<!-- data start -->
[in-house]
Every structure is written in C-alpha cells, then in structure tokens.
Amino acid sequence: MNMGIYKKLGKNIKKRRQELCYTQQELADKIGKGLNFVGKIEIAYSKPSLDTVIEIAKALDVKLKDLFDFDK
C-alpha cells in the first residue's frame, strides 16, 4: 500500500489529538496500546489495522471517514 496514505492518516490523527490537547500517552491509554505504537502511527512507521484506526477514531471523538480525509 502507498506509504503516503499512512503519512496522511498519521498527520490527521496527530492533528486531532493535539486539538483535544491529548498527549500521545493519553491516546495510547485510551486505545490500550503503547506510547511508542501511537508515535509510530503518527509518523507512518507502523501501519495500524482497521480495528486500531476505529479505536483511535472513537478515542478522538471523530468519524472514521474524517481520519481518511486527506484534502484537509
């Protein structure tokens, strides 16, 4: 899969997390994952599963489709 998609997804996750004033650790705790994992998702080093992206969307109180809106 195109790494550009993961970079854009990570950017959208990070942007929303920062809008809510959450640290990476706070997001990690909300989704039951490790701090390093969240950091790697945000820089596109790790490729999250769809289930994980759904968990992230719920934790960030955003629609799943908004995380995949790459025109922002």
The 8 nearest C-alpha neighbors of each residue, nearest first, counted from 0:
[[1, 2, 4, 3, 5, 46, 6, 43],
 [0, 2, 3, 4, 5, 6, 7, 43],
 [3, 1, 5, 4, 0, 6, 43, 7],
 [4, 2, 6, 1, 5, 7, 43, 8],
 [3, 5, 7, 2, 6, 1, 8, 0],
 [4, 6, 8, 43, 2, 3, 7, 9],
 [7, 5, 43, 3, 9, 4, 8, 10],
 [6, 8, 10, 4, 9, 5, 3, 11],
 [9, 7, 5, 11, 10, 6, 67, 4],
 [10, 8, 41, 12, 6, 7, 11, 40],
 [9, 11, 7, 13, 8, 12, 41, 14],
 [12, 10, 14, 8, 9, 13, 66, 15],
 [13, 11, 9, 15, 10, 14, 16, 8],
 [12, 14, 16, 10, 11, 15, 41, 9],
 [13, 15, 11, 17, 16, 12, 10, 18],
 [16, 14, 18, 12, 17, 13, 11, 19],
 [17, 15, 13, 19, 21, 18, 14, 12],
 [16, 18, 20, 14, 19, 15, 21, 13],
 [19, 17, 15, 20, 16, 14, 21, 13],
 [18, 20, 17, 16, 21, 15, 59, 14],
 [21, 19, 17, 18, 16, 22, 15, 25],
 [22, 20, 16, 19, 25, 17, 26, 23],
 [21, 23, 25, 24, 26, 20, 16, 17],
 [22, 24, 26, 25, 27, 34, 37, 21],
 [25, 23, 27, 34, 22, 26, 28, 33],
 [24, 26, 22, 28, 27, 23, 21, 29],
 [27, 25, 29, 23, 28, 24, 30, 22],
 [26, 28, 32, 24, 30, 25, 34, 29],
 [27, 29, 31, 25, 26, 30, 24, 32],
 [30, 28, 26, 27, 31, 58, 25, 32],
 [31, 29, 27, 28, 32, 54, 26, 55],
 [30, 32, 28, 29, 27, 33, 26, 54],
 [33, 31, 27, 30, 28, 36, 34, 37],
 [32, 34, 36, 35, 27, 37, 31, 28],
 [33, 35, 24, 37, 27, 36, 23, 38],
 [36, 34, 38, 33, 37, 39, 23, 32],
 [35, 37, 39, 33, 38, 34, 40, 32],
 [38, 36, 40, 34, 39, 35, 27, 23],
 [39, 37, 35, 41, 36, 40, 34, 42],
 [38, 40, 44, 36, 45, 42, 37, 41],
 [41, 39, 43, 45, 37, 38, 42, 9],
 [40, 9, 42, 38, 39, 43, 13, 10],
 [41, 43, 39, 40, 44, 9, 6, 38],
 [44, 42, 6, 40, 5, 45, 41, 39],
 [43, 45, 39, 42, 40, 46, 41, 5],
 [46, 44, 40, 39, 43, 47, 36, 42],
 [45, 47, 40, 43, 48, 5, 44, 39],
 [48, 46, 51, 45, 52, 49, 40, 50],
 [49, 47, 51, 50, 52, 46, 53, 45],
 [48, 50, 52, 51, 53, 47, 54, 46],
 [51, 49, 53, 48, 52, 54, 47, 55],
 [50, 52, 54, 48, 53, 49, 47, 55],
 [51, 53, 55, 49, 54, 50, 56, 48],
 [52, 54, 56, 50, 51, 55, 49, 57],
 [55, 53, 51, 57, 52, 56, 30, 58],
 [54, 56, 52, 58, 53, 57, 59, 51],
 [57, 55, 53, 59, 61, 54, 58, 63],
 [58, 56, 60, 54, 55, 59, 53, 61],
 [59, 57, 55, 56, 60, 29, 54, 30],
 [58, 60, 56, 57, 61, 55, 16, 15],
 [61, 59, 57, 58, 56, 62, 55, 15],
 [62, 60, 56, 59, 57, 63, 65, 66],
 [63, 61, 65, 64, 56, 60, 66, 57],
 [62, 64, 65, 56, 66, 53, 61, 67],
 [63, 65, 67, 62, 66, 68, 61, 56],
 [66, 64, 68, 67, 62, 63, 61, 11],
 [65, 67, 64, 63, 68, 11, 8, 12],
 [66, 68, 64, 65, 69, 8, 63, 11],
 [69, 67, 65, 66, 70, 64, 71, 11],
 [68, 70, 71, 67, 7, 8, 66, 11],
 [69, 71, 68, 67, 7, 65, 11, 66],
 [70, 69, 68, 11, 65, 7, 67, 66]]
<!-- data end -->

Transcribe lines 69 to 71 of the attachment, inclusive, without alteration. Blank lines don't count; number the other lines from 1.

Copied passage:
 [63, 61, 65, 64, 56, 60, 66, 57],
 [62, 64, 65, 56, 66, 53, 61, 67],
 [63, 65, 67, 62, 66, 68, 61, 56],